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Nat'l Bank of Bloomington v. Lexington

OPINION FILED DECEMBER 4, 1985.

NATIONAL BANK OF BLOOMINGTON, ADM'R OF THE ESTATE OF JOHN HOMAN, DECEASED, PLAINTIFF-APPELLANT,

v.

THE CITY OF LEXINGTON, DEFENDANT-APPELLEE (CHARLES LOWERY, DEFENDANT).



Appeal from the Circuit Court of McLean County; the Hon. Luther H. Dearborn, Judge, presiding.

JUSTICE TRAPP DELIVERED THE OPINION OF THE COURT:

Rehearing denied January 9, 1986.

Plaintiff appeals from the order of the circuit court granting summary judgment to the defendant, city of Lexington, in an action for the wrongful death of John Homan. The trial court entered a finding pursuant to Supreme Court Rule 304(a) (103 Ill.2d R. 304(a)). The action pends in the trial court as to another defendant.

The cause of action upon appeal alleges that the city was engaged in an "intrinsically" dangerous or ultrahazardous activity when it procured an independent contractor, Charles Lowery, to take down a tree situated on city property. A second count against the city alleging liability under a theory of respondeat superior was dismissed by plaintiff.

Initially, the city challenged this count of the complaint by a motion to dismiss on the ground that under the circumstances the felling of the tree was not an ultrahazardous activity. The trial court denied the motion, and its order made a finding that the cutting of the tree constituted an ultrahazardous activity.

Subsequently the city moved for summary judgment by alleging that the decedent's activities just prior to his death amounted to participation in an ultrahazardous activity and that plaintiff was barred from recovery on the basis of such participation. No authority was cited in support of the motion. The trial court granted the motion for summary judgment upon the authority of a pending circuit court case in McLean County. The order granting summary judgment included the following findings:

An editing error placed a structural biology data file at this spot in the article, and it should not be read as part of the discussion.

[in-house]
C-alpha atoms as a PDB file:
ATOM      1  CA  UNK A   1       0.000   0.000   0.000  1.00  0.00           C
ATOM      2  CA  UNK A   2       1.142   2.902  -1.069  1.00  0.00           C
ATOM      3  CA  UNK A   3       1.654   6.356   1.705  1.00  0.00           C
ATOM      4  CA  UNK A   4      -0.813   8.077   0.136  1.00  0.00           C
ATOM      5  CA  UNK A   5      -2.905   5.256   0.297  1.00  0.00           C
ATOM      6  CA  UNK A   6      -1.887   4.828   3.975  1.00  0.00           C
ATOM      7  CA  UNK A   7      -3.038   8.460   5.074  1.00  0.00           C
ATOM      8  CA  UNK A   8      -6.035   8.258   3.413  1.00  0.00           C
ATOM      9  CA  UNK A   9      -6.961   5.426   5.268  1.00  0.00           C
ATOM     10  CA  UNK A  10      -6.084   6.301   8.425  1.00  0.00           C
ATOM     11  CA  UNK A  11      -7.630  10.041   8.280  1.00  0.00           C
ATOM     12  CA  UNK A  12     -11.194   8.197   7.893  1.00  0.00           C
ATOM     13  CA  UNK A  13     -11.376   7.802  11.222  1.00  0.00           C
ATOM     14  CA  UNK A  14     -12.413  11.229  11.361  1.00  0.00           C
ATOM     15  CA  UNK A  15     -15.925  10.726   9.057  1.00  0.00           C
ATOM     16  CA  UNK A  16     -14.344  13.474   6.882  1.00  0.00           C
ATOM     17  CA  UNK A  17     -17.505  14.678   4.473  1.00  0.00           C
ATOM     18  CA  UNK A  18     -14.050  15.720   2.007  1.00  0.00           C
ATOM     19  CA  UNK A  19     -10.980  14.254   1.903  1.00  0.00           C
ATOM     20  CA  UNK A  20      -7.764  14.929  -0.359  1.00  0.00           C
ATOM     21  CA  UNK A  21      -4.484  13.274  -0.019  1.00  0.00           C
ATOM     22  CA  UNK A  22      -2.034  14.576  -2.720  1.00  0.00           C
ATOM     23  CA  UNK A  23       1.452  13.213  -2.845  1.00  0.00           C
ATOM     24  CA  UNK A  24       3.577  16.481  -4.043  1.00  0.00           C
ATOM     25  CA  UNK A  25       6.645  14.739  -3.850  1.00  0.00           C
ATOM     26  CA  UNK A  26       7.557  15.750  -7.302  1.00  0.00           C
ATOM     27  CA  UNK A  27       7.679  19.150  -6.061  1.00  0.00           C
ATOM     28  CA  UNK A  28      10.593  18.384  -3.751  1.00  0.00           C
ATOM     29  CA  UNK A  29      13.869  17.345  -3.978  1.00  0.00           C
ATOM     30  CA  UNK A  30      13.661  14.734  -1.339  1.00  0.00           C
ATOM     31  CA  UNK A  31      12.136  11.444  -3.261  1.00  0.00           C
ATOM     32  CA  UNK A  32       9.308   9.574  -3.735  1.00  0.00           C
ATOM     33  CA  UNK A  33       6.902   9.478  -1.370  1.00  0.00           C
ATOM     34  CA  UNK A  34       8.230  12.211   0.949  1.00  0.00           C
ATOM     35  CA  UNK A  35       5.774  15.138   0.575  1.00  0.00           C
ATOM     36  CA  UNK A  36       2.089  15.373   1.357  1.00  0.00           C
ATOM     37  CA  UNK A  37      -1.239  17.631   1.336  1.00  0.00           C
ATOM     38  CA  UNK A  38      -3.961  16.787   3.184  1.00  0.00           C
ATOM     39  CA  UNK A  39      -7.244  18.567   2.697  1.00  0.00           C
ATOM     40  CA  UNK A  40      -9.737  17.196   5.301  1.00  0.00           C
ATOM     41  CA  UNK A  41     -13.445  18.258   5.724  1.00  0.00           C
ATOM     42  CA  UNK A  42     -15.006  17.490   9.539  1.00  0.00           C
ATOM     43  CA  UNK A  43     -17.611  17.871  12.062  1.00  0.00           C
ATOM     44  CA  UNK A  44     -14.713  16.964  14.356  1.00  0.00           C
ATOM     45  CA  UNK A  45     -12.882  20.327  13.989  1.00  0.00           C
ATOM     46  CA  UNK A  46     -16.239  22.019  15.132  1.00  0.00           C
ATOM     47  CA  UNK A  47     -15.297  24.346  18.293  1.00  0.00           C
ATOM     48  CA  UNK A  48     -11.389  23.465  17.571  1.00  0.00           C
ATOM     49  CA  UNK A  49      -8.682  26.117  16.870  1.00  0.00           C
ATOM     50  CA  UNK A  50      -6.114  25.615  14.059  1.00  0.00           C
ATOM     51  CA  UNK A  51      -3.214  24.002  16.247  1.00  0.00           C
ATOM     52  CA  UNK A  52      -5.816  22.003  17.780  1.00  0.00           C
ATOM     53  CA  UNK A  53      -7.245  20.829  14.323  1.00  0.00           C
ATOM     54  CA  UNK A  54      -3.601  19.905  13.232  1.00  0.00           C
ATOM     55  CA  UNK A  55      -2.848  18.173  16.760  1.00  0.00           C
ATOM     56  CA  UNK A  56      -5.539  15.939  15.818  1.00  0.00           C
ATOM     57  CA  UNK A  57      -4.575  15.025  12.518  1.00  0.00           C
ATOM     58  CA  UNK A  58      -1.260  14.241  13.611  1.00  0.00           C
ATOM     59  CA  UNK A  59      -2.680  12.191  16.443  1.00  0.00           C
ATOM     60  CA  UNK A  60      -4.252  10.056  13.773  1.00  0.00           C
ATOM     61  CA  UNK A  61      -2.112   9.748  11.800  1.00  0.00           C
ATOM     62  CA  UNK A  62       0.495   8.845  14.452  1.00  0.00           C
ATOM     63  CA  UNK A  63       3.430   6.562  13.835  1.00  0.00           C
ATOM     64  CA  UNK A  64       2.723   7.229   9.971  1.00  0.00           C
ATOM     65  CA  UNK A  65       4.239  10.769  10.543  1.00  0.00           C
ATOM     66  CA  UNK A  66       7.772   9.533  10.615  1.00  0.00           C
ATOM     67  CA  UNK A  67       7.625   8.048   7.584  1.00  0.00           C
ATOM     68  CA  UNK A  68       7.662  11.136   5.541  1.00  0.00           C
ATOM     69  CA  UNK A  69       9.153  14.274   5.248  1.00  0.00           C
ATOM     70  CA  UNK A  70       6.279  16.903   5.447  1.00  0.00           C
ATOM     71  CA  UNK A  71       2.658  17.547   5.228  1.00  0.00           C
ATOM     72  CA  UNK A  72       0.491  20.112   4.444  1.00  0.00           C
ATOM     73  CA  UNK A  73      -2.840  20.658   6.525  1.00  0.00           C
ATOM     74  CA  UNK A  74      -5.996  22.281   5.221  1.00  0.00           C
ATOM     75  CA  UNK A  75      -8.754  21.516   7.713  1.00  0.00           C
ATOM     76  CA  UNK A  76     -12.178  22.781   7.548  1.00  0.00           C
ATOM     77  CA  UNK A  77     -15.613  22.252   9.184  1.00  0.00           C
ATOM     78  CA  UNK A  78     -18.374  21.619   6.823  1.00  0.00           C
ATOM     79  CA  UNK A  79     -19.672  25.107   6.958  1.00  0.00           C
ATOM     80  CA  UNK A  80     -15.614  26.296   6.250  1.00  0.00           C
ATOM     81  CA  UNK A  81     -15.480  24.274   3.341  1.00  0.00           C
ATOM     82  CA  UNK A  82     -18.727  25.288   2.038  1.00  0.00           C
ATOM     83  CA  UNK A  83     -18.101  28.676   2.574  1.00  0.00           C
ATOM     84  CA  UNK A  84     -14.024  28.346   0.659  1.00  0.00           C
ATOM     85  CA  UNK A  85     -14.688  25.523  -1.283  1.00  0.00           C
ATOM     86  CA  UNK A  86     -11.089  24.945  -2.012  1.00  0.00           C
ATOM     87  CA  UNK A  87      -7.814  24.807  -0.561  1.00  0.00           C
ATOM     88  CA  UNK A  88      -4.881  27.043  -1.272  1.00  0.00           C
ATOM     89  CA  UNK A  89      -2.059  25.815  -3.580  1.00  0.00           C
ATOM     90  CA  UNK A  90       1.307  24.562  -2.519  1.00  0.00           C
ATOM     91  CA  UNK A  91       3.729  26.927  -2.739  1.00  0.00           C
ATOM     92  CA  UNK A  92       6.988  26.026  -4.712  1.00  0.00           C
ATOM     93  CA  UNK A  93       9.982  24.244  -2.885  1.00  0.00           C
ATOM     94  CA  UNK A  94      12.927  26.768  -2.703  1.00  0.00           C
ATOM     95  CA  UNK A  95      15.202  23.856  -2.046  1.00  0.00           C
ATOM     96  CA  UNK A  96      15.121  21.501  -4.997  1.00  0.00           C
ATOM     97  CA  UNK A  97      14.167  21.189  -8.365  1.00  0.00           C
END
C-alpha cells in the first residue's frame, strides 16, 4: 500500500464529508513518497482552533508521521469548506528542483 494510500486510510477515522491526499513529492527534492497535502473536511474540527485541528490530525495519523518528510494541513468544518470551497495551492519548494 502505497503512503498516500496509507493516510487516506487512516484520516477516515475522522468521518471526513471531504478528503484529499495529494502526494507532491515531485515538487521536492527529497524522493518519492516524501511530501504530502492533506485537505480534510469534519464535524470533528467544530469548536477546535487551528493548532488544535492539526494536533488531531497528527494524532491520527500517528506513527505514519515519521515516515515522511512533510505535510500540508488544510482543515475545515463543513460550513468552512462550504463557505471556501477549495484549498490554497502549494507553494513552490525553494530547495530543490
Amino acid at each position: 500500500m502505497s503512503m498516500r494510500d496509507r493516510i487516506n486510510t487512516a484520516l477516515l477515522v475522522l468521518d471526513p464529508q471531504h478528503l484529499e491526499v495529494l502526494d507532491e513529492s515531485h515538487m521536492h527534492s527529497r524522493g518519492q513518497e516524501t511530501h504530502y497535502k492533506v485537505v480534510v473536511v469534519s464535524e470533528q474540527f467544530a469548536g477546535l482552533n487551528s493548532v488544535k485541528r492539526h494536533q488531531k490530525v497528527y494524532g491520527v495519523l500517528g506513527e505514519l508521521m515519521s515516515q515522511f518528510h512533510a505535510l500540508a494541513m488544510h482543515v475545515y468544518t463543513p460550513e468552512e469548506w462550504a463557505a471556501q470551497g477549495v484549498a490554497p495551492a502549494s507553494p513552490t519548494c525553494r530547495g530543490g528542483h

"1. That plaintiff's decedent was at the scene of the incident to get the wood from the tree being cut down and just prior to his being struck by the falling tree he was voluntarily assisting defendant Lowery in the tree felling and removal operation.

2. That absolute liability by means of the inherently dangerous doctrine has not been applied by the Illinois case law to a volunteer participating in an ultrahazardous activity who was doing so for his own independent benefit and purpose. See Kroutil et al. v. Wisegarber et al., McLean County case number 83-L-117."

The city filed a motion for reconsideration of the order but that motion was denied. No cross-appeal has been filed.

Depositions filed with the motion for summary judgment disclose that Charles Lowery entered into a contract with the city to cut down several trees and to trim some 40 trees. Lowery had performed such services for the city over the course of 12 years and had been engaged in the cutting of trees for 31 years. In general terms, a city employee would instruct Lowery when trees needed to be trimmed or taken down, but the city would have no further association with the work until completed by Lowery.

The tree concerned had been topped two days before the injury to Homan, leaving a trunk about 26 feet tall. Homan had observed the work and obtained permission to take wood which had been cut for his personal use. On the day of the injury Homan came to the tree site with Michael Cotter to obtain more wood. This meeting was not prearranged, but Homan came when he saw that work was being done. Lowery's two children, Michael and Dorothy, were assisting him.

When the notching of the tree was completed, a rope was tied to the trunk to control the direction of the fall. The street had been blocked off. The rope was affixed to Lowery's car to pull the trunk over, but Homan offered his truck, and it was used to pull or control the trunk. Upon the event, only part of the trunk split and fell and one-half remained standing. As Lowery cut the fallen portion into sections Homan and Cotter removed them for firewood.

At that point, Lowery told Homan to stand back while he went to the tree to cut the base of the standing trunk with his chain saw. At this time he did not observe either Homan or Cotter, but next saw them when the tree was falling toward Homan. Lowery testified that the last time he warned them Homan and Cotter were standing in the street.

Lowery's daughter, Dorothy, testified that as her father was sawing the tree trunk Homan and Cotter were picking up firewood. She testified that on two occasions she called to Homan to move back but that he continued picking up firewood until the tree trunk began to fall. Cotter testified that within the last minute prior to ...


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